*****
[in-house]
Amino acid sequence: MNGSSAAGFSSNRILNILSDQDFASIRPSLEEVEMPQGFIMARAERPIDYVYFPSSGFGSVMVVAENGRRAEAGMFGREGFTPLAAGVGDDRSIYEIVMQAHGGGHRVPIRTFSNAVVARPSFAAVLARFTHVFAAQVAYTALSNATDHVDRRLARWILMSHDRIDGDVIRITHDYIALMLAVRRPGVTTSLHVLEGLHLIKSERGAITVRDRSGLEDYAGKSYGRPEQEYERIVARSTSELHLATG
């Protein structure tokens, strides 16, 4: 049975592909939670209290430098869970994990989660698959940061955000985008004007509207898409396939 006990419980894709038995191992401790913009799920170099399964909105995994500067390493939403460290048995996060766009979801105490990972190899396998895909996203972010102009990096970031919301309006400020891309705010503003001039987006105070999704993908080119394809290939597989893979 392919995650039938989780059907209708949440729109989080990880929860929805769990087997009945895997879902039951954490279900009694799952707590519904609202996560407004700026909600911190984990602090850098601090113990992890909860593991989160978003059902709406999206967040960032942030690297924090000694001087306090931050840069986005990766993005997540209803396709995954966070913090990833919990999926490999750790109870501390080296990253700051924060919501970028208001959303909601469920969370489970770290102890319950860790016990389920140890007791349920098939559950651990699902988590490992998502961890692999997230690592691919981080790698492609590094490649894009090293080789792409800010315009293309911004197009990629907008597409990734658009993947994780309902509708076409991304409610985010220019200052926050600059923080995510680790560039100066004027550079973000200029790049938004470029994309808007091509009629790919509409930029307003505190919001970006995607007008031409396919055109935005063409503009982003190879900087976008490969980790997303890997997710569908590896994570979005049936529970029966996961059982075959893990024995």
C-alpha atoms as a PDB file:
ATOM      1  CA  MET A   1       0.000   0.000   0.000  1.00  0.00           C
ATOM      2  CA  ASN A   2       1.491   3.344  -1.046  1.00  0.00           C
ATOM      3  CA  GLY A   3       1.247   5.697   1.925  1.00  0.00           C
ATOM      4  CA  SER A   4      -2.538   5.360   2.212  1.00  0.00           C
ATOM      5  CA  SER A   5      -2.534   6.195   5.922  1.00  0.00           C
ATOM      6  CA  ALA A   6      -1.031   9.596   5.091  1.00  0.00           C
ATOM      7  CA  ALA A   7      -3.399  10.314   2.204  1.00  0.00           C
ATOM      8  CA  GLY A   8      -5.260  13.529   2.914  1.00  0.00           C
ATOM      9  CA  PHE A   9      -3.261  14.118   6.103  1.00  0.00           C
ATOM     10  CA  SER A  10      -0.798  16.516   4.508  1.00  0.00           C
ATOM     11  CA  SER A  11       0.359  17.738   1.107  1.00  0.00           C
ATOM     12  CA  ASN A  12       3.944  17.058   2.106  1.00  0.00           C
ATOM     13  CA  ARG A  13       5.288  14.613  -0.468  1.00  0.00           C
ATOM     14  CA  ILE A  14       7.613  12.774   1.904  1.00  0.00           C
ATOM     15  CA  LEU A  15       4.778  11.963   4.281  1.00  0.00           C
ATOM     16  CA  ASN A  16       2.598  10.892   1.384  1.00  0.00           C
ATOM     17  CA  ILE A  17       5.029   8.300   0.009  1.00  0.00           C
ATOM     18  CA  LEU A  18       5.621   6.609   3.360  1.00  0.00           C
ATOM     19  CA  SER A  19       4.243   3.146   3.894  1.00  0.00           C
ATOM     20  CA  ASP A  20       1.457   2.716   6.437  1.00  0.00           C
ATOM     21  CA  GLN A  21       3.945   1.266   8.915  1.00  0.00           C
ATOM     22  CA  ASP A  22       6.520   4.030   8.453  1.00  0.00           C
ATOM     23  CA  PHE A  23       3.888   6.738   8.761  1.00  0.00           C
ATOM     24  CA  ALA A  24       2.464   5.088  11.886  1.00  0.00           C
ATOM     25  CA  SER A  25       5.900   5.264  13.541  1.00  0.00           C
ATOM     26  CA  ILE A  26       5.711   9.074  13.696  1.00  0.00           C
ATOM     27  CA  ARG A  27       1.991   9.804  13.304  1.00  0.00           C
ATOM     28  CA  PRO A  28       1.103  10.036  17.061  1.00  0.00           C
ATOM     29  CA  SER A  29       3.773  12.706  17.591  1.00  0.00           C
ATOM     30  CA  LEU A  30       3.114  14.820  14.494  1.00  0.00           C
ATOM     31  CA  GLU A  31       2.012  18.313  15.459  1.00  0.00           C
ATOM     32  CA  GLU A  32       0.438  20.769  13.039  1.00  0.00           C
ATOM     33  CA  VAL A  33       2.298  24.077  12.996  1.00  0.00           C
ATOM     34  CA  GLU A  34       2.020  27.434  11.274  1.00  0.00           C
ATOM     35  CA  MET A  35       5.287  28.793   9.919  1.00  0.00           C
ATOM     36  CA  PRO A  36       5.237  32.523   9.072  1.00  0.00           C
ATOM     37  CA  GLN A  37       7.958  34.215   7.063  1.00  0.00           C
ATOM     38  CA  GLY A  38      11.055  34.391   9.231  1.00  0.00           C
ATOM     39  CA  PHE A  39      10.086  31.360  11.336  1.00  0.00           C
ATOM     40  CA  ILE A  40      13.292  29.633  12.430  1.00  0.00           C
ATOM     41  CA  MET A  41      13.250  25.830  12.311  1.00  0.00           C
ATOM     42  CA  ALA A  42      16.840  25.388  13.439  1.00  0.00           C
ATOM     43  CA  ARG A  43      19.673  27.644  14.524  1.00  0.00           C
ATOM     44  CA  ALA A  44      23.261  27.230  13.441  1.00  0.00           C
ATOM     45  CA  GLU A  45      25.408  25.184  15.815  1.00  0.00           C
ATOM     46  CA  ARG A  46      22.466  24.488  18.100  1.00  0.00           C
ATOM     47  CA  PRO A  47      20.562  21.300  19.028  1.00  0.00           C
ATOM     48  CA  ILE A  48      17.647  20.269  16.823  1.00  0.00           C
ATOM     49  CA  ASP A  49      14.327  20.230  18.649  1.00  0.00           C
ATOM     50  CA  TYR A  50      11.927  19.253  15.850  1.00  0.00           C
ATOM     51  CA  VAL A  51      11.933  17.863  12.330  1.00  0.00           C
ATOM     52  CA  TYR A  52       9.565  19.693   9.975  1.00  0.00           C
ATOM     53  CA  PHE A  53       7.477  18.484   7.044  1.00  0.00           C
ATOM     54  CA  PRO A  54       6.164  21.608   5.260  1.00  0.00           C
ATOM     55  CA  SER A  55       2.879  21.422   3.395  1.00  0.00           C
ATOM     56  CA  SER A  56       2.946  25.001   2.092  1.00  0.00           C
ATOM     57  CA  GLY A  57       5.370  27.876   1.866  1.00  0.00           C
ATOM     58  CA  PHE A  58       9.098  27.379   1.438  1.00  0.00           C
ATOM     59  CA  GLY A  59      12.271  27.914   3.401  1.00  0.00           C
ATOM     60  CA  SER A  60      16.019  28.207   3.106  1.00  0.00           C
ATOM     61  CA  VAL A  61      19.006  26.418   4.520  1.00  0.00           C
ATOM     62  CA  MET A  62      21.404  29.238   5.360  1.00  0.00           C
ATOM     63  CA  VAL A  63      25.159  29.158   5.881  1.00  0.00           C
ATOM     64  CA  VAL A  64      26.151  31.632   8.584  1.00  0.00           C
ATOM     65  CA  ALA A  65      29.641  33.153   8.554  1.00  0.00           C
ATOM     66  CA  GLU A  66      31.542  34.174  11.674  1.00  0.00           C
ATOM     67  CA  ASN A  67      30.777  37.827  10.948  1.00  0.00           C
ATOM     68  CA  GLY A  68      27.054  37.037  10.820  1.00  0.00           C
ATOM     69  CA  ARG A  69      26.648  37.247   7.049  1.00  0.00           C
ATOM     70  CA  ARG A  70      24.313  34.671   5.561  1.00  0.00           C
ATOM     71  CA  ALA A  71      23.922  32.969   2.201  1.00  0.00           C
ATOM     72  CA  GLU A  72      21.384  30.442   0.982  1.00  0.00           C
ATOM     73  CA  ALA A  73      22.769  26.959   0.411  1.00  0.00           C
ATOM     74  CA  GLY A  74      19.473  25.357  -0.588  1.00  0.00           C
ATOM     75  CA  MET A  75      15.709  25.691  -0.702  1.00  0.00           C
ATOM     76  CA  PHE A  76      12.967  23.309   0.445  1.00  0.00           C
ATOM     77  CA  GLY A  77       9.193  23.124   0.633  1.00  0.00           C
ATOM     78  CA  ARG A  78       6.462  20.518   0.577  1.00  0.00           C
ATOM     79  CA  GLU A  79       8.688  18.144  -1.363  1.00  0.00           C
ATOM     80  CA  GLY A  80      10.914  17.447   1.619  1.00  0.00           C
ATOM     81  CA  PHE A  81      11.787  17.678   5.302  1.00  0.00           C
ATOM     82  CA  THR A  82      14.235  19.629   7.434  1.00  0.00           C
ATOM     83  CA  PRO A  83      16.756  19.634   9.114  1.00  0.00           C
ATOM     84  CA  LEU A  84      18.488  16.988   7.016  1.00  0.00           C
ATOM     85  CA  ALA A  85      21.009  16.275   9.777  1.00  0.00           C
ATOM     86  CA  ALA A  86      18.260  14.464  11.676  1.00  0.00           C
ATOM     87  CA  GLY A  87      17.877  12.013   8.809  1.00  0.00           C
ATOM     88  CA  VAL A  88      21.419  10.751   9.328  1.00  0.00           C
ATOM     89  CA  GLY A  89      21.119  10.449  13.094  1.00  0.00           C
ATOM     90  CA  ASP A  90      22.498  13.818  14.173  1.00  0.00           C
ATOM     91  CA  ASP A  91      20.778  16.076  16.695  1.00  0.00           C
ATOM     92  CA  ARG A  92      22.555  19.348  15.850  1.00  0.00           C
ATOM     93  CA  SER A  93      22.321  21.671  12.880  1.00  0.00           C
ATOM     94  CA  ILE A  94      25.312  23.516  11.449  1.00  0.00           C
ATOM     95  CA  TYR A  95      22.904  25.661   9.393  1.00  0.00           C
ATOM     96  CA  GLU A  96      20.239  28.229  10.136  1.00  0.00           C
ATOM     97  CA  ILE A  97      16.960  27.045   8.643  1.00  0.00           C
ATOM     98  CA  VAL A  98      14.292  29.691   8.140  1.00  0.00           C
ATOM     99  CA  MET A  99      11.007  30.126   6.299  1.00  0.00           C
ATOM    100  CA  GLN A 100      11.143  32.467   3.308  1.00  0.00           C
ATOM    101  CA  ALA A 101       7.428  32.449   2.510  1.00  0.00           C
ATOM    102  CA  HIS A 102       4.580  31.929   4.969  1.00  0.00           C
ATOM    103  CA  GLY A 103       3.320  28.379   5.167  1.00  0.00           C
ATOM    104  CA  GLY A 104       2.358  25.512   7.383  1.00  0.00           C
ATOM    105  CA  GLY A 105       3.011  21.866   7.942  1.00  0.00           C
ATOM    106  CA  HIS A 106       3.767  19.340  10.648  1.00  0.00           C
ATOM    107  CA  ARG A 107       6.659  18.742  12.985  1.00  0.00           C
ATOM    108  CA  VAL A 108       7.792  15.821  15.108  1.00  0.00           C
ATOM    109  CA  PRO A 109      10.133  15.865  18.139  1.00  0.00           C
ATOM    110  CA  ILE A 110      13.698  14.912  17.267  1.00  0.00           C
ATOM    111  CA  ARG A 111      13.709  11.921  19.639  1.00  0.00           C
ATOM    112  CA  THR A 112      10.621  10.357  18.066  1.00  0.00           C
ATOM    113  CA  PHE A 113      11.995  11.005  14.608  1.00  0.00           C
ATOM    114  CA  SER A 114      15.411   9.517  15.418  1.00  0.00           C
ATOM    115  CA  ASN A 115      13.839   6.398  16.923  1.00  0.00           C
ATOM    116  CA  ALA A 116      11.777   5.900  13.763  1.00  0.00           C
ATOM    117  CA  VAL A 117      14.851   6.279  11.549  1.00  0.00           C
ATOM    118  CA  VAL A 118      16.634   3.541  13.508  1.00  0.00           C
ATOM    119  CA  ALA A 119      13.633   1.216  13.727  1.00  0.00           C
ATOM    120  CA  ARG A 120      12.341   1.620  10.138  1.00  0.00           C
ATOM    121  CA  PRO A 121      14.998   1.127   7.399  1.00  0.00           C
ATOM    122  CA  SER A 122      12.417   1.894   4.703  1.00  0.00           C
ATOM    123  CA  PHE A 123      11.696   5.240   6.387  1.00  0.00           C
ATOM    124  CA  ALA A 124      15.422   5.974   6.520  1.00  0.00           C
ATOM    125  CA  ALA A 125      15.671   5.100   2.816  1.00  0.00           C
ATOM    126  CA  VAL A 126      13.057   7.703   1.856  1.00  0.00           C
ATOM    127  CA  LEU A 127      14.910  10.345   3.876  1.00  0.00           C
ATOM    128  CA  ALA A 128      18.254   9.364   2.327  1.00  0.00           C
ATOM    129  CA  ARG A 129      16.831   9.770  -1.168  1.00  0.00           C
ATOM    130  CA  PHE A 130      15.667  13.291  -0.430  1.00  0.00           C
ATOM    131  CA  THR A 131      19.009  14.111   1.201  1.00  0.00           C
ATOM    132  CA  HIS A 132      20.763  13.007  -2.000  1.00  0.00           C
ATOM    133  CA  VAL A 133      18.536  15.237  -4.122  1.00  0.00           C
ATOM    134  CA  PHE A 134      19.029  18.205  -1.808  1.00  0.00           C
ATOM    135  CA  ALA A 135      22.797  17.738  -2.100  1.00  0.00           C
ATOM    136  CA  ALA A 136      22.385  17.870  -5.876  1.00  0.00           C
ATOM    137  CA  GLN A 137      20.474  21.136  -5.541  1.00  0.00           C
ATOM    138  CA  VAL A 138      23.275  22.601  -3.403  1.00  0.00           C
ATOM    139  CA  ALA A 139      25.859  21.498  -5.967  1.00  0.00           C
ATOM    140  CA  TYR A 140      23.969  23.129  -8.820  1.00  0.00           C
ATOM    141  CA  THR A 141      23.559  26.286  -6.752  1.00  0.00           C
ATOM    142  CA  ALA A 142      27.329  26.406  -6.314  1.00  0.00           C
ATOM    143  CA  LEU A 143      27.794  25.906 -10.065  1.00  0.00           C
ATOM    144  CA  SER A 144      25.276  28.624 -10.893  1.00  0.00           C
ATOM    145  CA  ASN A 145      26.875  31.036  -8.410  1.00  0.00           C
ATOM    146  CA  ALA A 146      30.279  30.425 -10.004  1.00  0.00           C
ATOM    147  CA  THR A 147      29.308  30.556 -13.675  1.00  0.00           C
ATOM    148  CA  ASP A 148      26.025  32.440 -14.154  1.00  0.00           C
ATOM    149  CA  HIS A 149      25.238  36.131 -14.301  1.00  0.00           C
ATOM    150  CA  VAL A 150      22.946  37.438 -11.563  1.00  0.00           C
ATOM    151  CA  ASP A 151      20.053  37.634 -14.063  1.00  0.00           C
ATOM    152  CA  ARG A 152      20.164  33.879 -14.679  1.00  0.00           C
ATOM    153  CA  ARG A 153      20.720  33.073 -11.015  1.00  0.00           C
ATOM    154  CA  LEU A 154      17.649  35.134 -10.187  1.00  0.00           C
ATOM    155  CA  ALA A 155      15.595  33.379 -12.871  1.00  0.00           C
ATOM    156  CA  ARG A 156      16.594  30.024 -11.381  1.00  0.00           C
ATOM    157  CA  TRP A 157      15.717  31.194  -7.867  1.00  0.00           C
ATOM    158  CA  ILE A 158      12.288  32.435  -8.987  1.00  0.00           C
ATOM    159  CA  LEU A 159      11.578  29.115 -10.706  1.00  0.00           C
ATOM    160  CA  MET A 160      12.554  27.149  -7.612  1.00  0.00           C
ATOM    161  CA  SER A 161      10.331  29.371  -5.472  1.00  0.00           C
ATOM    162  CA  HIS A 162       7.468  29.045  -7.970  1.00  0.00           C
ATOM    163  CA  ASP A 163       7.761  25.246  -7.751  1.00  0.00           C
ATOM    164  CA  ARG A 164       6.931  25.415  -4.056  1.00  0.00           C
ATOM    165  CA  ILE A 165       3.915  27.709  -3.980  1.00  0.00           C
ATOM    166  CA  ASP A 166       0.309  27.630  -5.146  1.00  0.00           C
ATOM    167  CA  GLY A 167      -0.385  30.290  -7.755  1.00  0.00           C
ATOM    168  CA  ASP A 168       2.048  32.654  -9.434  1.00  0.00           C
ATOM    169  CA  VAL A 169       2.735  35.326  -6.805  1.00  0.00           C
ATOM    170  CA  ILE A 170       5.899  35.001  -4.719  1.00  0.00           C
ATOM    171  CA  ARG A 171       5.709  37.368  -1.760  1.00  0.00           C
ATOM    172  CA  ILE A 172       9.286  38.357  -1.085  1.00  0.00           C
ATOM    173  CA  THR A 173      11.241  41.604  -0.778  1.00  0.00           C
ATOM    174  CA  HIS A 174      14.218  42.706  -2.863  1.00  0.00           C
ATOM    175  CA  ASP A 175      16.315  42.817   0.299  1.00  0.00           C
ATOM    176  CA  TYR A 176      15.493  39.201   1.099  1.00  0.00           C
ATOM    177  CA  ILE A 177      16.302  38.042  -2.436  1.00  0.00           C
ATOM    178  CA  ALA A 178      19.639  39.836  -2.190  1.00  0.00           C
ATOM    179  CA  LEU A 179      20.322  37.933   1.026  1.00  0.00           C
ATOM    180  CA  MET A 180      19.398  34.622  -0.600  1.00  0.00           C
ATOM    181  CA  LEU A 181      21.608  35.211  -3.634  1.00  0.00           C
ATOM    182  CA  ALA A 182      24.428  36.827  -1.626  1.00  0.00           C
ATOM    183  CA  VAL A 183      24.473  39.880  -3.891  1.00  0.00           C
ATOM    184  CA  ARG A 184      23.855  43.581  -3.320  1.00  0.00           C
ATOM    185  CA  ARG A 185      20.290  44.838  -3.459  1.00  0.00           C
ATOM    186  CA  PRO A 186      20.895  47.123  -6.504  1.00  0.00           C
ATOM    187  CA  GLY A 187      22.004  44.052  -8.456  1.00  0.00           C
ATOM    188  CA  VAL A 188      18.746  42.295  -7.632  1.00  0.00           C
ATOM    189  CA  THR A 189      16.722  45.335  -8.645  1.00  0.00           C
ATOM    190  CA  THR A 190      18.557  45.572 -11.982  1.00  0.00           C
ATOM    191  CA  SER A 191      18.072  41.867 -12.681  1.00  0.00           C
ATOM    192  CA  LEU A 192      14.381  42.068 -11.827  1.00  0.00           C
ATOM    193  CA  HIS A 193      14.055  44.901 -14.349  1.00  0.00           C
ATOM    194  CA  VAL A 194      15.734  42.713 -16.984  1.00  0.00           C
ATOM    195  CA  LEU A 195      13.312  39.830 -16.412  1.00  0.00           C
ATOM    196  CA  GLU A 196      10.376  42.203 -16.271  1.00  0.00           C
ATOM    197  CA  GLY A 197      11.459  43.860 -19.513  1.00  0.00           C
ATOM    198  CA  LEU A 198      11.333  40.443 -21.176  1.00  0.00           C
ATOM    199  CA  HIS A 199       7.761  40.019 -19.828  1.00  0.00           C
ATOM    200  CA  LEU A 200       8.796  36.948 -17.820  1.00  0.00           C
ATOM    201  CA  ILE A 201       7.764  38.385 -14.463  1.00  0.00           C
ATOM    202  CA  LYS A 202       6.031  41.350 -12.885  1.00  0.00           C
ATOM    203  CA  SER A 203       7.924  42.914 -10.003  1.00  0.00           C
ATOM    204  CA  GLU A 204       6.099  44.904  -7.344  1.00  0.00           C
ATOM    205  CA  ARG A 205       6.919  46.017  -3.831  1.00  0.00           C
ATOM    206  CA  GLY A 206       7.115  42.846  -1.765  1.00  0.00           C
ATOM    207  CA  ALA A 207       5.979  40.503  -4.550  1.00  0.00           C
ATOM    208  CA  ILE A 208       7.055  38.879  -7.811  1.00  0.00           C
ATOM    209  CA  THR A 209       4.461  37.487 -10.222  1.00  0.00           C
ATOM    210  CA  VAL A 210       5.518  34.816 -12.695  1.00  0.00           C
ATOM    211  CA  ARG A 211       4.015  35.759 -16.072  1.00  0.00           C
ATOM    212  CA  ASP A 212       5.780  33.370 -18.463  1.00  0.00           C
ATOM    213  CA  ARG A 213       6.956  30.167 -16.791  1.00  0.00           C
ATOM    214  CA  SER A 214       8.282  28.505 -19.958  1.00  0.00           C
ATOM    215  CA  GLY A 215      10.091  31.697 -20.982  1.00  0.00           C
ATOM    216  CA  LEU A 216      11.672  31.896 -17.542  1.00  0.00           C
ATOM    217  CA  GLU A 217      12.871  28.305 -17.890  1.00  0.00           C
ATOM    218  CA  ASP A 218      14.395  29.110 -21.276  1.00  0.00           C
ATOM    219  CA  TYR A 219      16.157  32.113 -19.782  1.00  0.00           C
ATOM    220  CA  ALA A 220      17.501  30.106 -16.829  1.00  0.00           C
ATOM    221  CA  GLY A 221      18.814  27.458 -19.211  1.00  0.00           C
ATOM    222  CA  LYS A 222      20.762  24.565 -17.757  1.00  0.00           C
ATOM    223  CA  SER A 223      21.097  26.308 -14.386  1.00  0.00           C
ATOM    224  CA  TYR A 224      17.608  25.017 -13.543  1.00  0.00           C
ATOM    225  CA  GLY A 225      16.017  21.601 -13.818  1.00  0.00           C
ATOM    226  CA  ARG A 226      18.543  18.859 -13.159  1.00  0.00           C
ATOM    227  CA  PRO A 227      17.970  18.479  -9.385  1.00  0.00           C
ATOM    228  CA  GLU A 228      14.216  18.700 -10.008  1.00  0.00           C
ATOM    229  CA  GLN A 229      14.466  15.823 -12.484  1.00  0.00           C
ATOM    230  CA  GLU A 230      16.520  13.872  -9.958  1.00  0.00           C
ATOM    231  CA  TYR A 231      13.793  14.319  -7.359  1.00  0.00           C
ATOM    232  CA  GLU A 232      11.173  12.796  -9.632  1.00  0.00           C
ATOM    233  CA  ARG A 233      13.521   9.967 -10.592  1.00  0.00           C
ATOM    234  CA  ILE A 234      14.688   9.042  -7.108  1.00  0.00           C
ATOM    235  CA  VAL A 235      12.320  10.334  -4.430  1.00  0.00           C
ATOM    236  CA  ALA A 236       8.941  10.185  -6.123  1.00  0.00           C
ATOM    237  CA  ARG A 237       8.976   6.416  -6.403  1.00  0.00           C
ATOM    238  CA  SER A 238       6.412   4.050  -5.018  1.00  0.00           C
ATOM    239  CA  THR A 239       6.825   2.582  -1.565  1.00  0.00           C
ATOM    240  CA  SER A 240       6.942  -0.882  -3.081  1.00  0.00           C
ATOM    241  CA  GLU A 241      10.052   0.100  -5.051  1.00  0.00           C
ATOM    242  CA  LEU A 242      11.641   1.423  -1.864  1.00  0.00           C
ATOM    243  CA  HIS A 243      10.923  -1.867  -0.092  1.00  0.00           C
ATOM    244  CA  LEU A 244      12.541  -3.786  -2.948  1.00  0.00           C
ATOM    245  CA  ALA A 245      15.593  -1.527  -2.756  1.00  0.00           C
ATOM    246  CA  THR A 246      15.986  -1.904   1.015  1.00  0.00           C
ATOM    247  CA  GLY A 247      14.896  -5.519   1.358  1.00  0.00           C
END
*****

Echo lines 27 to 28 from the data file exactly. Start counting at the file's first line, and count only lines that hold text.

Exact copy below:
ATOM     23  CA  PHE A  23       3.888   6.738   8.761  1.00  0.00           C
ATOM     24  CA  ALA A  24       2.464   5.088  11.886  1.00  0.00           C